Microsoft Previews Tool for Connecting Apps to Office with Web Services
Microsoft is previewing Web services features that should allow developers to more easily integrate their applications with Office.
At its TechEd show in San Diego, Microsoft unveiled its Information Bridge Framework (IBF), an integrated set of XML- and Web services-based tools designed to expose application data to business users within the context of familiar Office programs.
IBF is positioned as a complement to Web Services Enhancements (WSE) 2.0, which is itself an add-on for Microsoft’s Visual Studio .NET IDE. The software giant says that WSE 2.0 lets developers use Web services protocol specifications to build and consume security-enhanced Web services.
Microsoft provided the first technical beta of IBF and enlisted the support of Business Objects, Hewlett-Packard Co. and other partners to illustrate potential use-cases for the technology.
“It’s an add-on to Microsoft Office, an enabling technology that uses Web services to link relevant information from different sources such as ERP and enterprise reporting into the Office environment,” says Jaylene Crick, senior product marketing manager with Business Objects.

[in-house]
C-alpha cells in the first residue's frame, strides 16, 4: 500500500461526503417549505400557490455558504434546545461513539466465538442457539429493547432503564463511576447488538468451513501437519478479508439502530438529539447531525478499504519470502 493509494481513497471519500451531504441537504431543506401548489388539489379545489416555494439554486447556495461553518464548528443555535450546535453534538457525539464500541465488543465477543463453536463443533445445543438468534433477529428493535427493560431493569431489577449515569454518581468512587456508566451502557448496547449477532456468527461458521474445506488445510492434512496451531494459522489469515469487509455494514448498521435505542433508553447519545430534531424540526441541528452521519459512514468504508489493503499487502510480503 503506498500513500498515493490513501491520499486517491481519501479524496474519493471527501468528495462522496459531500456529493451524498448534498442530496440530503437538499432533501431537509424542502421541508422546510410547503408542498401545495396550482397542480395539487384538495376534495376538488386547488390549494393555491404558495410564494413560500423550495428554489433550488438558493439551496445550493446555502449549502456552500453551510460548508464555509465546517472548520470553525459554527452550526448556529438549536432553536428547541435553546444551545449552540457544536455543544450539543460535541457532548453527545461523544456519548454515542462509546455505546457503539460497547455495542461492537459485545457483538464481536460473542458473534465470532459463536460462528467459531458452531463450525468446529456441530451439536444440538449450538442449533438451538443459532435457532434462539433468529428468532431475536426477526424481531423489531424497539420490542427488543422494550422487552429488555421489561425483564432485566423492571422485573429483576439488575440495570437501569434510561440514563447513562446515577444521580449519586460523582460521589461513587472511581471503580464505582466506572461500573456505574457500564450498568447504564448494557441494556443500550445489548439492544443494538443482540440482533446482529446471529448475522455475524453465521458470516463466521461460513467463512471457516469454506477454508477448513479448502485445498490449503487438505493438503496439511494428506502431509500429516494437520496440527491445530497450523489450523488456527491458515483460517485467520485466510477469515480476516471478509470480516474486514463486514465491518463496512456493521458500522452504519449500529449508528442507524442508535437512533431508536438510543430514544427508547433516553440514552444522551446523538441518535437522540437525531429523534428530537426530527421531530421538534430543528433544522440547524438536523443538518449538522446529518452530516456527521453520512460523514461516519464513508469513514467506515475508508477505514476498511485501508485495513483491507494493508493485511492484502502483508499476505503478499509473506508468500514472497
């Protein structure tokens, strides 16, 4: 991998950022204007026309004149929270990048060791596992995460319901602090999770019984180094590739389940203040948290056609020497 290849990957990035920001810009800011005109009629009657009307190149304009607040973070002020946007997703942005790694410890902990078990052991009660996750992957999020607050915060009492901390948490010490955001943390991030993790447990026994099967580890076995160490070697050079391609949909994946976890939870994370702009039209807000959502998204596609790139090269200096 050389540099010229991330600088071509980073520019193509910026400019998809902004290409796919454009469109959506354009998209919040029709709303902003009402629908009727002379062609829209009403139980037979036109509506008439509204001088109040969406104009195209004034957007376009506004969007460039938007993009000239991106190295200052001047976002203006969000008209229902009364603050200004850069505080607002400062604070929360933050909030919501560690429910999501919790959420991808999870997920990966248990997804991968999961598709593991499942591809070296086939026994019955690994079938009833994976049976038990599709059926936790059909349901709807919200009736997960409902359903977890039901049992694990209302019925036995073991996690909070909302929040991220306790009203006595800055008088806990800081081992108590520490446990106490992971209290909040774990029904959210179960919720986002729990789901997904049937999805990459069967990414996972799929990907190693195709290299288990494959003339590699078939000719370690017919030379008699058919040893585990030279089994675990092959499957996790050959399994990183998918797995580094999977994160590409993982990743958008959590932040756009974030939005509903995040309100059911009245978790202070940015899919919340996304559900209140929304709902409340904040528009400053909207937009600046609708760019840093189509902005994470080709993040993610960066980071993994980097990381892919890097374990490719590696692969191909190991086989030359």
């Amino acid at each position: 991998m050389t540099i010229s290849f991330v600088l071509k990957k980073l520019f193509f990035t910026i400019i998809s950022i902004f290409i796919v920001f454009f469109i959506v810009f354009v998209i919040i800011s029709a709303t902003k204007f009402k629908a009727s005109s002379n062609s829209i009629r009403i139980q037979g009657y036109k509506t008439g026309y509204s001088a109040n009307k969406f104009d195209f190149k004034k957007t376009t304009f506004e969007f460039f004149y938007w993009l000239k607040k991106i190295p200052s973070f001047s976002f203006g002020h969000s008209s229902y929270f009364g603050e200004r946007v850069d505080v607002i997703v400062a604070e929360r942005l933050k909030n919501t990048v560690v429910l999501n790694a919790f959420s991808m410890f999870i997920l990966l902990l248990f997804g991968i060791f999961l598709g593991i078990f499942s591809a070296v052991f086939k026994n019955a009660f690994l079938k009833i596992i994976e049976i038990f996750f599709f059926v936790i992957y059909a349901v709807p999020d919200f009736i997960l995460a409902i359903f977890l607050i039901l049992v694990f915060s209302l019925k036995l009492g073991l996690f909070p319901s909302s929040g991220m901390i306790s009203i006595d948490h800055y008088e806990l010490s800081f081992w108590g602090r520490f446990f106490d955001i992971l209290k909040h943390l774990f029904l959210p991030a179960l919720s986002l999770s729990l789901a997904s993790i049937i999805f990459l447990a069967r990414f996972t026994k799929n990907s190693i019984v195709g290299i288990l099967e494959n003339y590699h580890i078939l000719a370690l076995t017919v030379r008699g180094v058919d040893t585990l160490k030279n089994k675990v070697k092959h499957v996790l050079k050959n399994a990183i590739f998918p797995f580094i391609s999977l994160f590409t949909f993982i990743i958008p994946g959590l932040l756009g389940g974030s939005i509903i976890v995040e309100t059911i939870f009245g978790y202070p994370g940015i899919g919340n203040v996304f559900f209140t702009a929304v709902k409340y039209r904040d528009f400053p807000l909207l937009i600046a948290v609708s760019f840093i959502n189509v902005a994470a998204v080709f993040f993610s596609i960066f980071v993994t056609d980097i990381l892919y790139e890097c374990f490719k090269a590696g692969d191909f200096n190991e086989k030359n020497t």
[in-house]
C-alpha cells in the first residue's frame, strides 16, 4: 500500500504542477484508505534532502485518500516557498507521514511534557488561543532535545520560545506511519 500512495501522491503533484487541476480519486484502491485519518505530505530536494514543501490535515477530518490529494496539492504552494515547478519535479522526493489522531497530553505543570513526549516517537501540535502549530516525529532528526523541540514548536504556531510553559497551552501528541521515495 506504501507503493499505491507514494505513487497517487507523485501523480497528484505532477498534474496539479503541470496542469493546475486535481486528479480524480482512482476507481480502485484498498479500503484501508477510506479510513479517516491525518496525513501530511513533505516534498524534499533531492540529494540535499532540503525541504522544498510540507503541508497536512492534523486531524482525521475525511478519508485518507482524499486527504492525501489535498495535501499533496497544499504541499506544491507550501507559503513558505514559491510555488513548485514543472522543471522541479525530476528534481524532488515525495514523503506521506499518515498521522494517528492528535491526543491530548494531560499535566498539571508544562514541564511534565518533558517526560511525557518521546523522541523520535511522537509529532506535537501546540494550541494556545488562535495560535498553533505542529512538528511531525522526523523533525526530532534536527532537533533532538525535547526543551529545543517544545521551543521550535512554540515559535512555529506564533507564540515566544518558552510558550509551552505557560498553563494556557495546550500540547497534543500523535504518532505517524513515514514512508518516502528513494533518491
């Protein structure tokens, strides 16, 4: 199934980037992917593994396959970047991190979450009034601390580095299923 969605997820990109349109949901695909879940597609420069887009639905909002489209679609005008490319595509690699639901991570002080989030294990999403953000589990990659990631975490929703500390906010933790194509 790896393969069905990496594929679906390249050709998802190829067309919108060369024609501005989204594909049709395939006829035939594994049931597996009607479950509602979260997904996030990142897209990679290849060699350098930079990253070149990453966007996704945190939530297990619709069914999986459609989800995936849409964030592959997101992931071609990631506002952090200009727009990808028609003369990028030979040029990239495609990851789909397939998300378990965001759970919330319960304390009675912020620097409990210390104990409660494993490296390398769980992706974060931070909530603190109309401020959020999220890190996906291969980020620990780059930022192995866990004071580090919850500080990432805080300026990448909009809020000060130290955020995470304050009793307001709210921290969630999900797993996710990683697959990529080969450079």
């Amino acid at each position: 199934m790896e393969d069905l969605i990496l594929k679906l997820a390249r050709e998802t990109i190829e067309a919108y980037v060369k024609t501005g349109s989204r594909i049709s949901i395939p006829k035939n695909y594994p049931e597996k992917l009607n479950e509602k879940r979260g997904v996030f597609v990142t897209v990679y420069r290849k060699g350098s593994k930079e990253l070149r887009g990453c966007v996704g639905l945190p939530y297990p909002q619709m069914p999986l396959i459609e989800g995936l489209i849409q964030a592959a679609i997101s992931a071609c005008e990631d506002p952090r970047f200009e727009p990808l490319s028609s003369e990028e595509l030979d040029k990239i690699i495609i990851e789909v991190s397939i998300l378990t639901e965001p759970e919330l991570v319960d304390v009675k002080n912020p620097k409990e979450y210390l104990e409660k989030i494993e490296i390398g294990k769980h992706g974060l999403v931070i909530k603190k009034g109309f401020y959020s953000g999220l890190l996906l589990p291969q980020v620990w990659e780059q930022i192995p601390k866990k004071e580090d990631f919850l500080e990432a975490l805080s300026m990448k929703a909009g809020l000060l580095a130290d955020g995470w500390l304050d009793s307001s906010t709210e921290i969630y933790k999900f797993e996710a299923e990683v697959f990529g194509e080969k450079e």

She says that Business Objects is demonstrating a prototype based on IBF that more tightly couples Live Office with Microsoft Office and other application software. “With Microsoft Information Bridge Framework, what we’re providing is a sort of next-generation of Live Office that allows users to not only have live data in their Office documents, but actually to establish links between [Live Office] and Office using Web services,” she says. “For example, if I receive an e-mail that has a customer complaint in it, I work in customer service, when I click on that customer ID, it can launch all of the reports in Crystal Enterprise that are relevant to that particular customer.”
As it evolves, says Crick, IBF should allow Business Objects and other vendors to “close the loop between reporting and business intelligence and Office. I really think it’s going to enable greater collaboration.”
Stephen Swoyer is a Nashville, TN-based freelance journalist who writes about technology.